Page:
Pulling an all-nighter that could help save your life

June 23, 2008 9:04 pm
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At center stage in that photo from a few summers ago is Kevin Wooley (with Jim Dever and then-Hi-Yu Court members). You may know Kevin and wife Tammy Wooley, who are Fauntlee Hills residents – among other things, he chairs the Fauntleroy Community Services Agency, currently working to save the Fauntleroy Schoolhouse, and she volunteers at local schools. This Friday night into Saturday morning, we know where you can find them, and hundreds of others – at West Seattle Stadium, during the Relay for Life of West Seattle. It’s different from some of the other “walkathon” type fundraisers that happen each summer (like last weekend’s Race for the Cure) – and there are a variety of ways you can be part of it, with or without becoming an official participant. Read on to hear how Kevin and Tammy – a 10-year cancer survivor – describe it:

Relay for Life of West Seattle is one of many Relay for Life events around the country that raise money for the American Cancer Society.

The Wooleys have been involved since the start — Kevin was in fact its chair until a couple years ago. “Time to give it up for new blood and energy,” he says with a smile.

Looking back to that very first year — after participating in the citywide relay — “There was a meeting to organize a Relay for Life in West Seattle,” he recalls. “I was the only one there – besides the American Cancer Society person. Next meeting — me, and the American Cancer Society person.”

But by the time Relay night rolled around, they had recruited enough people that first year to field 14 teams. And it continues to grow – this year there are 22 teams, with more than 150 people participating in the relay.

Some of the reasons it differs from other events: For one, Tammy points out, it calls attention to all cancers, unlike other events that focus in on just one. For two, there is a time to remember, and a time to celebrate: At 6:30 pm, there is a survivors’ lap; at 10 pm, luminaria are lit in memory of those who have been lost:


Then at 11 am Saturday, the kids take a turn around the track — the entire community is invited to come and share those moments, as well as to come and show support any time during the event which ends with an awards ceremony at noon Saturday. “Maybe even walk a lap or two,” the Wooleys suggest.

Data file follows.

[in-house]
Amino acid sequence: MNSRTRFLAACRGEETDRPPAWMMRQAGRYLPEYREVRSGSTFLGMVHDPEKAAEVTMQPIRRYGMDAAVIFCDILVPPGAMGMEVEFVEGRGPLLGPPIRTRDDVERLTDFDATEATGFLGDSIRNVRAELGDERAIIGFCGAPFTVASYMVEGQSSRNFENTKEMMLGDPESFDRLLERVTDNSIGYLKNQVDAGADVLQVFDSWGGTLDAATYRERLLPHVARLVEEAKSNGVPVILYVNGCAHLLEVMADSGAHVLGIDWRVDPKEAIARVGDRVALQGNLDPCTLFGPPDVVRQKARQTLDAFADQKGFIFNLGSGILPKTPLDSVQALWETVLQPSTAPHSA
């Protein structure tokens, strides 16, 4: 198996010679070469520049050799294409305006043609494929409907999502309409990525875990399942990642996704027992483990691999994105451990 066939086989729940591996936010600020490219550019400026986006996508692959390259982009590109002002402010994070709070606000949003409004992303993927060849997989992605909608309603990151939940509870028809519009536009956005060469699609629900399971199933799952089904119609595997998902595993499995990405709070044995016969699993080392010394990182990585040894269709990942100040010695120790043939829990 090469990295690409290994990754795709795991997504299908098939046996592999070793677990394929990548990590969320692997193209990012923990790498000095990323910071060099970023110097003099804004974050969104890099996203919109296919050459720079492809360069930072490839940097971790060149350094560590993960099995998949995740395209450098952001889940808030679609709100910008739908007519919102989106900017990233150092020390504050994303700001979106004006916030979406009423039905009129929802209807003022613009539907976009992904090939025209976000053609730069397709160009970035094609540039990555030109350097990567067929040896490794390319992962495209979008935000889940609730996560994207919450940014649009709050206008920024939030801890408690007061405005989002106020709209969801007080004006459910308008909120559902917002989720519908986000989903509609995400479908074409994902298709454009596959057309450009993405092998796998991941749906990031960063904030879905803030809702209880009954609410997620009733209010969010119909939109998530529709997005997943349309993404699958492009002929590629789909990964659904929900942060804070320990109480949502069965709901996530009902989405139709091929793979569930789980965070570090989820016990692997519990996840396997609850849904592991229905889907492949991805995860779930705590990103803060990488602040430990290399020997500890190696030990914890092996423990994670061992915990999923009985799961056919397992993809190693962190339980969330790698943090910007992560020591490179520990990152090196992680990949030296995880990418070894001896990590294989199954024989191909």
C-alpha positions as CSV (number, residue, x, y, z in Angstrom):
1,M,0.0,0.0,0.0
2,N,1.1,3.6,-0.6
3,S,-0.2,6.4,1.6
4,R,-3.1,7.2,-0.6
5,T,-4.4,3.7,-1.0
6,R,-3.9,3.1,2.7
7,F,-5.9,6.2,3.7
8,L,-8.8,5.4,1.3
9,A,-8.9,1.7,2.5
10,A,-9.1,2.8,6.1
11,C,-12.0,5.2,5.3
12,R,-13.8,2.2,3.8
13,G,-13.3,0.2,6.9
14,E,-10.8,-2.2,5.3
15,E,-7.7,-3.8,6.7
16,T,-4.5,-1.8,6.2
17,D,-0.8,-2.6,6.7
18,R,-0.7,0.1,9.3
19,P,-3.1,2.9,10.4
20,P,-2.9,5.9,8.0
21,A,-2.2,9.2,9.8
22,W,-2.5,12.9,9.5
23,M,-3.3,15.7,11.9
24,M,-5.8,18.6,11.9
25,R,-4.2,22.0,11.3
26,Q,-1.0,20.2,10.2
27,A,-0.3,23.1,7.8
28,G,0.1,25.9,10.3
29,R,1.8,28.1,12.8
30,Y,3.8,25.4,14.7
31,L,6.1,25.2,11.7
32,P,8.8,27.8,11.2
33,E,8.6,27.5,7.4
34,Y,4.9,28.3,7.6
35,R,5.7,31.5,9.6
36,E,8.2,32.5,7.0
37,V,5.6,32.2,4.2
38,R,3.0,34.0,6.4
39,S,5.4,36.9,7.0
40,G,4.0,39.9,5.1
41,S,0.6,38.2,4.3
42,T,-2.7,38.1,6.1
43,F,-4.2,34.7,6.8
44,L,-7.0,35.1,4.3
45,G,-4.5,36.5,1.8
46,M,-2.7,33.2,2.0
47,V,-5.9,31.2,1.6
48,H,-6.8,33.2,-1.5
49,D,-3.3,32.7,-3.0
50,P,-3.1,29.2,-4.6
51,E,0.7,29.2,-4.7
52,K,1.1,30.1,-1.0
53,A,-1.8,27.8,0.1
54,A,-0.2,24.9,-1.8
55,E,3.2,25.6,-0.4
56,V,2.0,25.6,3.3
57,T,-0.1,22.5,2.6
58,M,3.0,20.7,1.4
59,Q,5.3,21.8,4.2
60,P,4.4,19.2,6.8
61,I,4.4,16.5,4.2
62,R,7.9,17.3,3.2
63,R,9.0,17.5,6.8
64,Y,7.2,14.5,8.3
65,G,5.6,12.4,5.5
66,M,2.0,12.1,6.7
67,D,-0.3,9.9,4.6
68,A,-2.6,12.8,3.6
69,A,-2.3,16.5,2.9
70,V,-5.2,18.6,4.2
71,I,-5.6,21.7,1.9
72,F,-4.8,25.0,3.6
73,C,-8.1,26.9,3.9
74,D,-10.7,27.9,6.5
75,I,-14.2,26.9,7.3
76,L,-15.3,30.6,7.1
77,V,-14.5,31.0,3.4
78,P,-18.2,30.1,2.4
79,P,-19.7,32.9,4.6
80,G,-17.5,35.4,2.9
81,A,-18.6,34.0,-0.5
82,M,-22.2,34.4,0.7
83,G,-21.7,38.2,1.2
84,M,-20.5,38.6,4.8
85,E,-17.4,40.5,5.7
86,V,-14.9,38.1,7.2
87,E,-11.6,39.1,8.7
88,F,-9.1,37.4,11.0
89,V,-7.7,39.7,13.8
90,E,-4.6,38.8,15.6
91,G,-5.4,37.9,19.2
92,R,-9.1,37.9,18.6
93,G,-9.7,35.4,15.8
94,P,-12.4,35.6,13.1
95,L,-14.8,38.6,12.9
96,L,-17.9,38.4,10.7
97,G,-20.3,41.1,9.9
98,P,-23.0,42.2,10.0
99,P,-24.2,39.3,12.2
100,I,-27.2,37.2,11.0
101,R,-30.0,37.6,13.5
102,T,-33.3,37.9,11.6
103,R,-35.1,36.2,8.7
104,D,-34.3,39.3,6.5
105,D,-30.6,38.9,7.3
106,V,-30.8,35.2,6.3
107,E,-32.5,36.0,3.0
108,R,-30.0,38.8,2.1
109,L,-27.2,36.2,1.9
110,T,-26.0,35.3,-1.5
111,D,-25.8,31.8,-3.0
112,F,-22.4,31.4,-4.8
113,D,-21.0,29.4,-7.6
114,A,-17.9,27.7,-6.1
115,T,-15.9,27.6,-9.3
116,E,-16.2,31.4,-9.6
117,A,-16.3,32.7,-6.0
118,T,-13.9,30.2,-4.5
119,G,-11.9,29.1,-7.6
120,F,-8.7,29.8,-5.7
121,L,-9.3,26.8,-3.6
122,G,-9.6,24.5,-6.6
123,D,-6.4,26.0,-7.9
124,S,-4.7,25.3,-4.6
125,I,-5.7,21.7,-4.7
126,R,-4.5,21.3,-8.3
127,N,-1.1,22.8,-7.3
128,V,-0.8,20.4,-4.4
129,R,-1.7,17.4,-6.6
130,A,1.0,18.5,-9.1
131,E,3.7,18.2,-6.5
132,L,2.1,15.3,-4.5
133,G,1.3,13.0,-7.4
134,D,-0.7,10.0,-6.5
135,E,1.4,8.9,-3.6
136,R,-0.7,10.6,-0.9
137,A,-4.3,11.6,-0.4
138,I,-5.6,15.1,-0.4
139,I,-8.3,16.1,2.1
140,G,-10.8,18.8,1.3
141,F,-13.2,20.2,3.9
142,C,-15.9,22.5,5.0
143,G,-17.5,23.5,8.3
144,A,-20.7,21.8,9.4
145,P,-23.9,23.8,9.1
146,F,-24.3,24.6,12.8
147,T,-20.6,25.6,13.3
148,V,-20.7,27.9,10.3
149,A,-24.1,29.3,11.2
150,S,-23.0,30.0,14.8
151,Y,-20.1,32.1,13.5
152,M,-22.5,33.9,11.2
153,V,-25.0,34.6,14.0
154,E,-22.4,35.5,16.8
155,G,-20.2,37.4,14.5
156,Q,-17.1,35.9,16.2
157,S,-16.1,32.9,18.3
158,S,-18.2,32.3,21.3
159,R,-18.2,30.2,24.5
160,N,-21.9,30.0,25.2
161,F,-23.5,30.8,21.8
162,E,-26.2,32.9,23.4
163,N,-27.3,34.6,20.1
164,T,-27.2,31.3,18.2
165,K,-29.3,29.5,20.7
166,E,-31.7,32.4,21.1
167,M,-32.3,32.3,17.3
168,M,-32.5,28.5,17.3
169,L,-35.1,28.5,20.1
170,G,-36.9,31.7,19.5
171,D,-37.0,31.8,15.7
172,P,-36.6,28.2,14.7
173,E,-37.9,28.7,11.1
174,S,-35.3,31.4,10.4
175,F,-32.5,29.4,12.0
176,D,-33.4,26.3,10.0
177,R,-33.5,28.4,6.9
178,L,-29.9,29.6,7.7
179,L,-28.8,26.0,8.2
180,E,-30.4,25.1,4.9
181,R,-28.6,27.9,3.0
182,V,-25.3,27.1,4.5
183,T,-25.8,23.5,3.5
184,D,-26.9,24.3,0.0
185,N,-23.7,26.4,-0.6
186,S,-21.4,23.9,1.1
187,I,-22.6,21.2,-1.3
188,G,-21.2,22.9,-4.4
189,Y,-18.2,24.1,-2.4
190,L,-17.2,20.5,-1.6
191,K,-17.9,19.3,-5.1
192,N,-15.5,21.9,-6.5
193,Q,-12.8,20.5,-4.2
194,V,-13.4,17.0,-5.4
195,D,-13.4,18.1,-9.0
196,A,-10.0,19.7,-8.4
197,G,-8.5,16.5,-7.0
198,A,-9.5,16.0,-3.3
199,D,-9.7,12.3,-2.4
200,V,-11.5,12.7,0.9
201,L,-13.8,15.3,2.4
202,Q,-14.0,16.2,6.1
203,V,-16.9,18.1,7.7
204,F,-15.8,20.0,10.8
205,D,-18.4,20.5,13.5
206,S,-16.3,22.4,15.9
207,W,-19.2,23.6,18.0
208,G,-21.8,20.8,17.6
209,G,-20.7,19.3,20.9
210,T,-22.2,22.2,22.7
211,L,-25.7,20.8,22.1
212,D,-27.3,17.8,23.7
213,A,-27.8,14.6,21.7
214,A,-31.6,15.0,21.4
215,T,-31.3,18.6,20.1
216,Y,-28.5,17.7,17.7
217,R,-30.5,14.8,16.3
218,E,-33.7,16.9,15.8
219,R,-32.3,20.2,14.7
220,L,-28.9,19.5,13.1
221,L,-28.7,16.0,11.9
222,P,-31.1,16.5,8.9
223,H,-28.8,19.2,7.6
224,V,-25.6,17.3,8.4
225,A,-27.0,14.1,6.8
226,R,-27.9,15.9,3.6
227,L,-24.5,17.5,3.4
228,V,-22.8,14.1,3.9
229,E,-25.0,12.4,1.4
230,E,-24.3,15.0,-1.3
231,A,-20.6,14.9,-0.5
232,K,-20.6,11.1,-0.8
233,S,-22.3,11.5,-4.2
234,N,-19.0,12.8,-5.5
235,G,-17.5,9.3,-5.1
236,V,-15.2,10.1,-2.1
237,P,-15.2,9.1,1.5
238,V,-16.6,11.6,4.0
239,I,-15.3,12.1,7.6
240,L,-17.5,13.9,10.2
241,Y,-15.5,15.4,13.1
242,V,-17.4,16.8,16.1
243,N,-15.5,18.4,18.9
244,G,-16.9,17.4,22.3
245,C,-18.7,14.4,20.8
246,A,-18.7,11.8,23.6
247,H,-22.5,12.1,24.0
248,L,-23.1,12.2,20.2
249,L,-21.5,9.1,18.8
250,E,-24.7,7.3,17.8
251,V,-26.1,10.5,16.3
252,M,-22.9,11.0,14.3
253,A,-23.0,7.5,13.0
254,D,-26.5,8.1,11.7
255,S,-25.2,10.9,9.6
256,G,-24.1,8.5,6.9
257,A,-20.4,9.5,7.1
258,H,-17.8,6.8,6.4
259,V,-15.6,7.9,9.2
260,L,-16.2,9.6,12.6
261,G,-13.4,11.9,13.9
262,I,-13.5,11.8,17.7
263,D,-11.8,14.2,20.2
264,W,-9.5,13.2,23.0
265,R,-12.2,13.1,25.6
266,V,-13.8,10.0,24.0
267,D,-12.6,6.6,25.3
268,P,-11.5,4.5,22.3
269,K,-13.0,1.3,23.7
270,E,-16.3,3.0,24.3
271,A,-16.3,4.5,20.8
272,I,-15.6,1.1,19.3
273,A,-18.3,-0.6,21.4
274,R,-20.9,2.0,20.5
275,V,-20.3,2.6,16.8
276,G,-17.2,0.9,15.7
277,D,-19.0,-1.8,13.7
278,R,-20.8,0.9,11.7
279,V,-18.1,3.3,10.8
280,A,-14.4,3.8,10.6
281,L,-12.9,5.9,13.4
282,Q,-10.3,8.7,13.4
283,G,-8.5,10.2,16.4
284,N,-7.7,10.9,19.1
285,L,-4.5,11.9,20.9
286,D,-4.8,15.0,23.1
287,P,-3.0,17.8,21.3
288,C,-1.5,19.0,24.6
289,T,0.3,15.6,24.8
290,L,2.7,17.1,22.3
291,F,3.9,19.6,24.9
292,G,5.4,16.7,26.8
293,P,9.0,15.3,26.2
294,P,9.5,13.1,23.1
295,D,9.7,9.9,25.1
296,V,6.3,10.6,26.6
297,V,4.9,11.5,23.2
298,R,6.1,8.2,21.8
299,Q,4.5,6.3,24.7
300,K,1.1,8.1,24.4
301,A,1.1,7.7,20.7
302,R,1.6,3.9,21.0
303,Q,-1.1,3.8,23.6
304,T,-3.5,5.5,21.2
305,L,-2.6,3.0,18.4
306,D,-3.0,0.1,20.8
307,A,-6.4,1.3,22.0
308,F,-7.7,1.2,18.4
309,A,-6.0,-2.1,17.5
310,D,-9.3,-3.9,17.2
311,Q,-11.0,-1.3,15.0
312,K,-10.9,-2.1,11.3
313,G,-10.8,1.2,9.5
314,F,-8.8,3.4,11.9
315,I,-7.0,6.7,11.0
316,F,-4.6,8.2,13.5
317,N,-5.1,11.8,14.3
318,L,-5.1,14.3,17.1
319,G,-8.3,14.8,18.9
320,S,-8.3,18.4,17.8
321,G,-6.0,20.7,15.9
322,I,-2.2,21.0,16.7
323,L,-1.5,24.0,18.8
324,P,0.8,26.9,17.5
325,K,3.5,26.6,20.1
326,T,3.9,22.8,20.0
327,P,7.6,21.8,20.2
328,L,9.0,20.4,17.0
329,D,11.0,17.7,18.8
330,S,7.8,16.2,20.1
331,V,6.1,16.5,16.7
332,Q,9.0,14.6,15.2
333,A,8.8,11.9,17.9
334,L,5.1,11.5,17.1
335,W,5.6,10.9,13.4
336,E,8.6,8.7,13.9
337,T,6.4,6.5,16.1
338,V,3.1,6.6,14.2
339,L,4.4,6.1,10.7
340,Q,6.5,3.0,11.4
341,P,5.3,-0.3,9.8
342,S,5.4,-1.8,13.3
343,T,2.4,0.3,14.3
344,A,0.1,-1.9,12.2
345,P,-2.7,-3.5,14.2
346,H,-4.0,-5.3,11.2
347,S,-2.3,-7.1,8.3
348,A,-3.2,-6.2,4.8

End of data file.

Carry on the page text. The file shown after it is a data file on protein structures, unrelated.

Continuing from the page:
And throughout the night, lots to do. “Families come and camp out – it’s a safe venue. And there are fun activities — a DJ, a movie …” Barbecues and potlucks are usually planned by teams, and they have the option to order pizza for a midnight delivery Friday night; you have to have sustenance, after all. Some even sell food to all takers, as another means of fundraising for the cause.

The ACS puts a lot of money into research, but it also helps cancer patients with some of the smaller, vital day-to-day details. “When I was fighting cancer, I got help with hair, and makeup … so many services,” Tammy recalls. “I see this as a way of giving back.” Their children come too, and it’s an important family celebration — their oldest was just a year old when Tammy was diagnosed with lymphoma.

“In the seven years (of Relay for Life of West Seattle), we’ve raised half a milion dollars for the Cancer Society,” Kevin notes.

In addition to research and patient support, that money helps to make sure more cancer is caught early — “You need to know what to look for,” Tammy explains. “They’ve come up with a lot of breakthroughs for treatment, but detection still has a long way to go. Even now, you get a blood test, and even if it shows you’re clear, you can’t help but wonder, am I really getting the whole story?”

Back to the relay: Why walk all night long? “Because cancer never stops,” says Kevin simply. They explain that participants usually walk half an hour at a time – though there are a few who go longer – but that’s why it’s a relay, so that you can share the effort with your teammates. Team spirit manifests itself in many different ways, as well – Tammy and Kevin explain that many teams decorate their tents, each team with a personalized display; sometimes the personality manifests itself during the relay too — they are quick to tell the story of a team that had a running card game, accompanied by abundant hooting and hollering. Each team was asked this year to do a lap “game,” and Kevin’s team is considering a “limbo” lap.

Teams are sponsored by individuals as well as businesses; Kevin mentions that Nucor has a big team this year, and Alaska Airlines will be part of it too.

From everything Kevin and Tammy mentioned during our conversation, one phrase of his lingers — “It gives you hope.”

Relay for Life of West Seattle happens 6 pm this Friday through noon Saturday at West Seattle Stadium. If you’d like to donate to the cause, you can do it online, or bring cash or a check to the event, though it’s not required for admission — if you just want to come show support and solidarity, they’ll be thrilled to see you too. The survivors’ lap is 6:30 pm Friday, luminarias are lit at 10 pm, and the kids’ lap is 11 am Saturday, before the awards ceremony at noon.

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